A project called Bitcoin Interest (BCI) has used bitcoin to purchase and deliver 12.5 tonnes of food to the people of Venezuela.
The story was shared on Imgur, starting with the name of the project: “Food Not Lambos”. It’s the story of how a small team has brought aid to Venezuela while no one else has been able to.
The name used is a fictional one, but they tell us that a certain Carlos was involved in the group’s mining activity for about a year. Recently this Carlos would have asked for help to the team pointing out the difficulties that his city of 5,000 people in Venezuela was facing.
Lack of food, water and electricity has made people’s lives very difficult, so one of the members of the BCI team, Core Pekka, convinced others to use the power of cryptocurrencies to solve the lack of cash problem given that cryptocurrencies have no borders and can be moved easily around the world, without barriers or obstacles. The team thus raised personal funds and financed the project.
At the moment, it is practically impossible to send aid to Venezuela. Only recently, 280 tonnes of subsidies were sent, but they were then burned at the border. In addition, there is always a risk that the aid sent will be wasted, however, both of these problems can be solved with bitcoin.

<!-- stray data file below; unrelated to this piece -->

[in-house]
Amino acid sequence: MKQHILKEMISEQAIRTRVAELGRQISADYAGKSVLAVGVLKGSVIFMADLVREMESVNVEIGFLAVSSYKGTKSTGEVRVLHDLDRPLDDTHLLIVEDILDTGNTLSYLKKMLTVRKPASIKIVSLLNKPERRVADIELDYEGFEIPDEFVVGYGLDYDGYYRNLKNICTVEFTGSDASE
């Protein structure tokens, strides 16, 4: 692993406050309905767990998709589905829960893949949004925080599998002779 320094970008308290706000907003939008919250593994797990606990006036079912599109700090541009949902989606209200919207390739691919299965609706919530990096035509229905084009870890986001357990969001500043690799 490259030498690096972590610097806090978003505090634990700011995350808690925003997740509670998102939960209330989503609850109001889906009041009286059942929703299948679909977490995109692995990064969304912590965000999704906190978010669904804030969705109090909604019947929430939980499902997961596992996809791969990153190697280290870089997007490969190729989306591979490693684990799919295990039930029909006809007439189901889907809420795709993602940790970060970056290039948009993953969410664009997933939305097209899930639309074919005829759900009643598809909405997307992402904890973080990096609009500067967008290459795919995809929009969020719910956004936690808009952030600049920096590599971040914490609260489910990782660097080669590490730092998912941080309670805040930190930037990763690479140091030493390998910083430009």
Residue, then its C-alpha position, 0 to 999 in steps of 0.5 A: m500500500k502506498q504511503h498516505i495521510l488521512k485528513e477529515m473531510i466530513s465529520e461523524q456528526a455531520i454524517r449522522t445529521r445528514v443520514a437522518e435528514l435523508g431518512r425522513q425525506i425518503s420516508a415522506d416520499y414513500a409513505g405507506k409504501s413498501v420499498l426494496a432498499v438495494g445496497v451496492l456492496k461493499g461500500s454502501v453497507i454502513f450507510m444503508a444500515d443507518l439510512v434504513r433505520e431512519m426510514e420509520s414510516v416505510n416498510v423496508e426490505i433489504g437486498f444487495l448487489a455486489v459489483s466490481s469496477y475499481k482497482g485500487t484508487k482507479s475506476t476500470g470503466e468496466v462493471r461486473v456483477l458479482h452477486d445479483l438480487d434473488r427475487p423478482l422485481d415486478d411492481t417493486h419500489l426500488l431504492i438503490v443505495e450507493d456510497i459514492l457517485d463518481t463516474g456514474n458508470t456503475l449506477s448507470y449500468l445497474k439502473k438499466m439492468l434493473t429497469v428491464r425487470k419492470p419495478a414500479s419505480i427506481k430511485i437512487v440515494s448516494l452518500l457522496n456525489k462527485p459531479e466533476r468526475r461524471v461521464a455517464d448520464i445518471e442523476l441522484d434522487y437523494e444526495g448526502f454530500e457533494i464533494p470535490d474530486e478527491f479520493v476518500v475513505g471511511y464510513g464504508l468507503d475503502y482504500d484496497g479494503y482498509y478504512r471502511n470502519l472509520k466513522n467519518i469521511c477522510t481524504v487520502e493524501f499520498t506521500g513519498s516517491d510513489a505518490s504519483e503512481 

All previous attempts to send food and aid to Venezuela have met with enormous resistance and to get around the problem the BCI team has developed a plan with Carlos to send him bitcoins so that he himself, directly on the territory, could buy everything he could from local markets and shops.
They were able to find local sellers who agreed to receive bitcoin payments, and also offered significant discounts on items. They bought five tonnes of chicken and seven and a half tonnes of rice and cornmeal.
In total, 12.5 tonnes of food were purchased from local retailers and paid for with the bitcoins sent by the BCI team, after which Carlos found two large trucks to deliver the food. Thanks to a group of volunteers who worked for free, these products were then delivered to Carlos’ fellow citizens.
Unfortunately, there were problems with the local army and police, who stopped the trucks fearing that the food came from the US government. However, Carlos was able to prove the purchase made on the spot, so after being held for hours, they were eventually let go.
It didn’t take long for the people of the city of Carlos to learn about this initiative, and so people came from far away, walking for several kilometres to come and get some food.
Carlos also documented everything with several photographs depicting the volunteers, the trucks, the food purchased and its distribution.